Over the years I've remained hopeful that RadioShack will return to its roots and focus on the hobbyist/experimenter. A while back they updated their selection of components with the bin drawers, and I was very happy back in 2008 to see that they were actively supporting the San Mateo Maker Faire by both selling tickets and exhibiting product at the event. I had visions of being able to buy Arduino shields in a store and browse bins full of interesting I2C chips, but that never happened. It's ironic because you'd think RadioShack would be perfect to become the storefront for the Arduino/Maker circuit hacking movement, but its online stores like Adafruit and SparkFun that dominate. Even the "old school" electronic stores like Anchor Electronics are starting to carry circuit hacking accessories like connector breakout boards.

Yesterday I went to my local RadioShack looking for a solderless breadboard. I'd checked their website and it said that this particular store had some in stock, but the kid working there told me that they hadn't stocked such things in a couple of years. Frustrating, and also sad.

It will be a sad day if and when RadioShack is snarfed up by Best Buy. All things must change, I suppose. I could say that I'll miss my RadioShack "family" but the reality is that they've been gone for a long time now. Like the parent of a missing child I long for their return, or at least the knock of a policeman at my door who brings news so I can begin mourning and find closure.

4 comments:

J. Peterson said...

but the kid working there told me that they hadn't stocked such things in a couple of years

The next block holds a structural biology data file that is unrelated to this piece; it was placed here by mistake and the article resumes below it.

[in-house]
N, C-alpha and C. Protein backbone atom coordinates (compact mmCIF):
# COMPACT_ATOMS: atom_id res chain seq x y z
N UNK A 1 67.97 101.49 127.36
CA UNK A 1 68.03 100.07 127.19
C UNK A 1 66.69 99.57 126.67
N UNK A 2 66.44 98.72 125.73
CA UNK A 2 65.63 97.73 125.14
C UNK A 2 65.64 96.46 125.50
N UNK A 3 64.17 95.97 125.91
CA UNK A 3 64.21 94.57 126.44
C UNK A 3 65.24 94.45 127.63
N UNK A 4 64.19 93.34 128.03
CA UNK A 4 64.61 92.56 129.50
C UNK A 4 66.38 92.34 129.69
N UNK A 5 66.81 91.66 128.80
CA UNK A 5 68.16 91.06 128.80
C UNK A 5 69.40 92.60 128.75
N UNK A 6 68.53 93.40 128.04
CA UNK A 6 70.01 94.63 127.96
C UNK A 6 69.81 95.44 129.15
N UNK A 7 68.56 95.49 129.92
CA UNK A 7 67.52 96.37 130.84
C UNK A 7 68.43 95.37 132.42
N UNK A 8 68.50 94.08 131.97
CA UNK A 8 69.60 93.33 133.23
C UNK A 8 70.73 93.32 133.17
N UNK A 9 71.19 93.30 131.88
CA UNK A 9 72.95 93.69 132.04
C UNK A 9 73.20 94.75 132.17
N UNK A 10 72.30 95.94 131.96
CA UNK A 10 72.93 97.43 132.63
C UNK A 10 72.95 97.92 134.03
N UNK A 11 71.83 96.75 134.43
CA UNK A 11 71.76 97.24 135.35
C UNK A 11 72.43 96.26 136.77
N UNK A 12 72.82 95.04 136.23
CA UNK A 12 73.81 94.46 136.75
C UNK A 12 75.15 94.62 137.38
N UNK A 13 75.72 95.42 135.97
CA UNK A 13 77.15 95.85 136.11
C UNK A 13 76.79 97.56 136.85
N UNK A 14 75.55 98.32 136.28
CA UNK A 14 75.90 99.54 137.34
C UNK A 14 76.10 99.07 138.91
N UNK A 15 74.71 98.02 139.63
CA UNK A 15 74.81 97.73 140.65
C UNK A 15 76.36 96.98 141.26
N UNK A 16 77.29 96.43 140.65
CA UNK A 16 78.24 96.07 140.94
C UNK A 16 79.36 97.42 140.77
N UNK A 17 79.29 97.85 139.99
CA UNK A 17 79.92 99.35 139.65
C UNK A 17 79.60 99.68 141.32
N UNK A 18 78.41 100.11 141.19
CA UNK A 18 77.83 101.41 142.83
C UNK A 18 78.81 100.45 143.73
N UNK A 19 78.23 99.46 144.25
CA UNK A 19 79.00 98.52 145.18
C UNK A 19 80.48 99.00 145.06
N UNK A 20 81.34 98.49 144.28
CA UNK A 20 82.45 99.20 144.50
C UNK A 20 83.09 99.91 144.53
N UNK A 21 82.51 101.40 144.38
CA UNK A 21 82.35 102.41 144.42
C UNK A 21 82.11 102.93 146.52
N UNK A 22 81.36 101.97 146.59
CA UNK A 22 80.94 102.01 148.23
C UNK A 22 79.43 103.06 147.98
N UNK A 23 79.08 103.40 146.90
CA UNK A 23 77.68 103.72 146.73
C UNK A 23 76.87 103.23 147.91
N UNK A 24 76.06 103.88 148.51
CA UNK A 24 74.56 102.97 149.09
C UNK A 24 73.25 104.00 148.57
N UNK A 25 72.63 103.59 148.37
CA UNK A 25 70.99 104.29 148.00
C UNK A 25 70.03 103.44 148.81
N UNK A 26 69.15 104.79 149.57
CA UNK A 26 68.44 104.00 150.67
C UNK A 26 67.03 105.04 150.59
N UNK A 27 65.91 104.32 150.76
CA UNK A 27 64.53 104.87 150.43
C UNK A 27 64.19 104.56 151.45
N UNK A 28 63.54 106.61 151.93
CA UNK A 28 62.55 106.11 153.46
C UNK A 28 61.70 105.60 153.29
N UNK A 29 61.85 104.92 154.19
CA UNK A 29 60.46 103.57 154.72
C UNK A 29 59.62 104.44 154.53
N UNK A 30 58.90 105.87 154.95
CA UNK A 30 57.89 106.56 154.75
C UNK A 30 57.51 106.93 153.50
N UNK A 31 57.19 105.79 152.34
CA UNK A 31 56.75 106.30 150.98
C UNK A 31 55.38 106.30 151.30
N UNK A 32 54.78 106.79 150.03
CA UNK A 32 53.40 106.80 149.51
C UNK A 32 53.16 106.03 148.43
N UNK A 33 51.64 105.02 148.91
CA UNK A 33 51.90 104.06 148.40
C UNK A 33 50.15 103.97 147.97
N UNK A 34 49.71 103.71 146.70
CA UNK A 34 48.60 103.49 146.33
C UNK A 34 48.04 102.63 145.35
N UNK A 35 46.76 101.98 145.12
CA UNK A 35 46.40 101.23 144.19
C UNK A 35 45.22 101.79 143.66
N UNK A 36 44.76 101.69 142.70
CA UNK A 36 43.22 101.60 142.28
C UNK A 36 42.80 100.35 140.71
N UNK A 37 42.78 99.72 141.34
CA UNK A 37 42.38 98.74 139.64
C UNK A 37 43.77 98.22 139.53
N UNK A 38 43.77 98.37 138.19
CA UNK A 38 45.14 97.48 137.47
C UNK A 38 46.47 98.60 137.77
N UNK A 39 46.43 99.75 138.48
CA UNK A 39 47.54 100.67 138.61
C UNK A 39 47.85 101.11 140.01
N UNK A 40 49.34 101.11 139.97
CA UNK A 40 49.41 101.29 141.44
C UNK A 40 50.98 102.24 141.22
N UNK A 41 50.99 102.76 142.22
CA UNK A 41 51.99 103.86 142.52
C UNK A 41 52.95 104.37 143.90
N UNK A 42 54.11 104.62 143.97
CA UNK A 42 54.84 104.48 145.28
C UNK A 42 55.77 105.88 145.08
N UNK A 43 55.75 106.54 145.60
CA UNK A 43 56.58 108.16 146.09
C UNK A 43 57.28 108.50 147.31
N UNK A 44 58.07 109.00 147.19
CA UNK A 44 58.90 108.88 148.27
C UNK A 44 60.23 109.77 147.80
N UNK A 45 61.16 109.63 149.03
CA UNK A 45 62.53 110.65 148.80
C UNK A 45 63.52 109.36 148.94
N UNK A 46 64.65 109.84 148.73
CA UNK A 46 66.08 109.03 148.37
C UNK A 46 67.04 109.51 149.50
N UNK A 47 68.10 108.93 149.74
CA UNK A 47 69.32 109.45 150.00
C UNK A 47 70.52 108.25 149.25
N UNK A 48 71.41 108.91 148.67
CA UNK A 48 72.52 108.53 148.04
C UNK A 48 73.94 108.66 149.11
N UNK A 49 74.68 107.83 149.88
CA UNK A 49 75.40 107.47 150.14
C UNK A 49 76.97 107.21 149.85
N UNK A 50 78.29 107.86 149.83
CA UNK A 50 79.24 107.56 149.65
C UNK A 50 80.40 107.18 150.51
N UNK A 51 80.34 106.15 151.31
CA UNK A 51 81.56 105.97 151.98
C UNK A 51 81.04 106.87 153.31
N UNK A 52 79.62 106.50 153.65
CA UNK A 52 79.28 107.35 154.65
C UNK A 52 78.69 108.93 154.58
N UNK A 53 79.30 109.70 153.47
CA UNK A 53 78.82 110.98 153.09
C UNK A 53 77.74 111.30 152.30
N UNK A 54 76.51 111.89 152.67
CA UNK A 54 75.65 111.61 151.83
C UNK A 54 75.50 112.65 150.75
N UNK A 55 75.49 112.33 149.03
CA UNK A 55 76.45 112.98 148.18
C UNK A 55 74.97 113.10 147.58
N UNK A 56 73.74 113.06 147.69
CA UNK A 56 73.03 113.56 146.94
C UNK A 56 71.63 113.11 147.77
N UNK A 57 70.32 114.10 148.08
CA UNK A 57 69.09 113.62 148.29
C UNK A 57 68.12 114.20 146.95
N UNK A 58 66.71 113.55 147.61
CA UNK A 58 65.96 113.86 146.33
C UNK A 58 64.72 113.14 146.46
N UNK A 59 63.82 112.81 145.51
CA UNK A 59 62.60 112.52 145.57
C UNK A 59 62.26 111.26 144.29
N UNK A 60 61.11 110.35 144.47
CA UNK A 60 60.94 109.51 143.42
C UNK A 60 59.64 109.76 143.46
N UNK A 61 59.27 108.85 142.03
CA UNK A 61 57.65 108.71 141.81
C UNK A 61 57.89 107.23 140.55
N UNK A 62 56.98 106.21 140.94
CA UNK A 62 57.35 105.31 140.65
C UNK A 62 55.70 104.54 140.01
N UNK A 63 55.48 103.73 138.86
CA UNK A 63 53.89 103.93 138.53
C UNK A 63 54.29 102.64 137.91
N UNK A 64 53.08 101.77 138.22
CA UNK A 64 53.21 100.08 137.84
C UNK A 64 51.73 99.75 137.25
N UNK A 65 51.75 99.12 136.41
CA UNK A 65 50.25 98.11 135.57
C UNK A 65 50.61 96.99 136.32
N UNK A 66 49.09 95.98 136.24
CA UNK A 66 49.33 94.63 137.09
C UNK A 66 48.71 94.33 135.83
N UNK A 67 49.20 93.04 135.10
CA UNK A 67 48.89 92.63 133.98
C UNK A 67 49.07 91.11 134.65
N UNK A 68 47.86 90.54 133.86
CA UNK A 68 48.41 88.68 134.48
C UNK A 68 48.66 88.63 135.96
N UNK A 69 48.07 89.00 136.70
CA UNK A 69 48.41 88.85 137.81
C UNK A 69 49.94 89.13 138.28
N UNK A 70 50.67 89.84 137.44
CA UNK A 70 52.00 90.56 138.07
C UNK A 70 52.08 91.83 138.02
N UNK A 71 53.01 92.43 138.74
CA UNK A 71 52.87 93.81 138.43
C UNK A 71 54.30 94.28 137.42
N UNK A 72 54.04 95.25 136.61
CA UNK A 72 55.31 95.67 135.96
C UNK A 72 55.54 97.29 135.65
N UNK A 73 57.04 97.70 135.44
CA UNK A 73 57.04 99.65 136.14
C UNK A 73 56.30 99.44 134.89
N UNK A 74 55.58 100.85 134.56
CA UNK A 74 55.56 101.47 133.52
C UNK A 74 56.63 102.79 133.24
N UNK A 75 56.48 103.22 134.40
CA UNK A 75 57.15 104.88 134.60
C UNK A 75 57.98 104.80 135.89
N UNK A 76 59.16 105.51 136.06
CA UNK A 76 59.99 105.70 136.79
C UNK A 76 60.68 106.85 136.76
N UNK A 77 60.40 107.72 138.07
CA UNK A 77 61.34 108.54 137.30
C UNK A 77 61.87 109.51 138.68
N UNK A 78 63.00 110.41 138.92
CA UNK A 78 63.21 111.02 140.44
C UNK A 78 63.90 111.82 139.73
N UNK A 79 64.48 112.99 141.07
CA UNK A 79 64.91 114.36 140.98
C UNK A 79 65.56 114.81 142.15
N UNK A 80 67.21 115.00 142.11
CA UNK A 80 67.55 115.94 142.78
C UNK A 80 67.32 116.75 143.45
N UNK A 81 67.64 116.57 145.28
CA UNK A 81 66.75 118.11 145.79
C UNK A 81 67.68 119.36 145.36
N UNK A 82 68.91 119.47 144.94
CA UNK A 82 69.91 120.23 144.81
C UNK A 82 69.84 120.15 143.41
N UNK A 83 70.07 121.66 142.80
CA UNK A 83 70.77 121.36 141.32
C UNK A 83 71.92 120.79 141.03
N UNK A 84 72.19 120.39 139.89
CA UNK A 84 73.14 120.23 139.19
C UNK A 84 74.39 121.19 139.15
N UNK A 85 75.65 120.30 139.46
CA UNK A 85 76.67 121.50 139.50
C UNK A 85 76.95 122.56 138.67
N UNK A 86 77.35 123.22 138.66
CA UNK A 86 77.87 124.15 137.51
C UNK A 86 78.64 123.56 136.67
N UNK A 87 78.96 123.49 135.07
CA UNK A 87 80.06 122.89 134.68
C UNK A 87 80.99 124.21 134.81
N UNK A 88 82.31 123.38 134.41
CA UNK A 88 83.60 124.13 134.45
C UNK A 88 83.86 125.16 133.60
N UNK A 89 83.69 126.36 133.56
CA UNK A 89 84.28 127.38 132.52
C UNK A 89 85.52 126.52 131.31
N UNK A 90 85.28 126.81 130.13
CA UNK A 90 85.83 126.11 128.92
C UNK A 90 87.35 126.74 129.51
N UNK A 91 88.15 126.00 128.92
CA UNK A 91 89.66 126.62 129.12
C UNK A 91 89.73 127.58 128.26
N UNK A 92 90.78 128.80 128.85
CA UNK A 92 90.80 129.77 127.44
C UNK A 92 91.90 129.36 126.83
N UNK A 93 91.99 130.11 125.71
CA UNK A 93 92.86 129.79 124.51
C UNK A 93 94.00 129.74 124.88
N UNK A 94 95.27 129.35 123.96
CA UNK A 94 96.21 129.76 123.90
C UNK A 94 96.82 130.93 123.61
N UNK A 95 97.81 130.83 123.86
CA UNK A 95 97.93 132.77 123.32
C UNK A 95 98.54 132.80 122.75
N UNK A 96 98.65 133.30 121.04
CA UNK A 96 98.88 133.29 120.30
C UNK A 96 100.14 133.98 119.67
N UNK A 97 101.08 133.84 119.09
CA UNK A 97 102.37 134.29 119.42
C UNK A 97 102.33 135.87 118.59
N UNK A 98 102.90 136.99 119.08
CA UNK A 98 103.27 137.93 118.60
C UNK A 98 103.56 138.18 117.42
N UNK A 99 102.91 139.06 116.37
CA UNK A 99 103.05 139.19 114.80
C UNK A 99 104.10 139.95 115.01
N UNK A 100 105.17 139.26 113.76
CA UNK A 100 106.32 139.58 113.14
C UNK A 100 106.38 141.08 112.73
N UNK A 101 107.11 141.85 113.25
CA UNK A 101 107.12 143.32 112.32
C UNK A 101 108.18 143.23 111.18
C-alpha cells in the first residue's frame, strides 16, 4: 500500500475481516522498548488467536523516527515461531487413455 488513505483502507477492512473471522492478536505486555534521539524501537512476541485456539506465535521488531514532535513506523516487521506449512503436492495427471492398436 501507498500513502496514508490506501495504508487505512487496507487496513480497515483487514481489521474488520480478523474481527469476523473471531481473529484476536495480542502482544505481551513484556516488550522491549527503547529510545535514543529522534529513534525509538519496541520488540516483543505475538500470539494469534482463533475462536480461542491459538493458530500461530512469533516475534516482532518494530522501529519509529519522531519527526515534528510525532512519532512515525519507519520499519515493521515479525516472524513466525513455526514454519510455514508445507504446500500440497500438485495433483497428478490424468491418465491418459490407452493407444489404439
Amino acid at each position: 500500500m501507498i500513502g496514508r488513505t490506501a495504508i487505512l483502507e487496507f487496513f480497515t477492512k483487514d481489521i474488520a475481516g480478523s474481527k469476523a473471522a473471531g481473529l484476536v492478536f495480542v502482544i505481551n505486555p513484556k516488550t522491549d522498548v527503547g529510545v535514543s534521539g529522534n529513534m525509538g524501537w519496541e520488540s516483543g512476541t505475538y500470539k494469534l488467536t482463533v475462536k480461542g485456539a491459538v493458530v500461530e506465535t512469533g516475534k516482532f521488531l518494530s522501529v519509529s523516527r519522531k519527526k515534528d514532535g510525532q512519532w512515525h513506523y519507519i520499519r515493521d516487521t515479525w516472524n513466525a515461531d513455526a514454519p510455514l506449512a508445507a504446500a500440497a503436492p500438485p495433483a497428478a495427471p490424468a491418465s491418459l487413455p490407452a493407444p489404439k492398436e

You should have looked on the shelf anyway. I went to RS a few weeks ago looking for an intercom. Clerk: "Oh, we've never carried anything like that." I found it on the shelf right out in plain view.

Radio Shack: You've got questions, we've got blank stares.

Sparqi said...

@J - Yeah, been there done that. I bought some NiMH batteries there a while back for a project. Kid/Clerk tried to up-sell me on a charger. I explained that would not be necessary because the project I was building has a built-in charger controller, and the NiMH cells were just for backup power. He thought for a second and asked "You built a charger? Wouldn't it be easier to just buy one?" Sigh...

richms said...

Same thing happened here in New Zealand with Dick Smith electronics - now they just sell laptops, external harddrives, LCD tvs, DVD players and mobile phones pretty much.

Jaycar came along from aussie, but recently they have culled there interesting products and mainly sell junk like farting salt shakers and crappy disco lights.

Paul said...

A Realistic DX-160 is what turned me on to ham radio. Look at their catalog from that time and compare to the empty shell of an electronics store that RS is today...

http://www.radioshackcatalogs.com/catalogs/1976/

Had to see what they were selling when I was born. I wish I hadn't looked...

http://www.radioshackcatalogs.com/catalogs/1963/

(Hint: the good stuff starts around page 156)

73 de ww2pt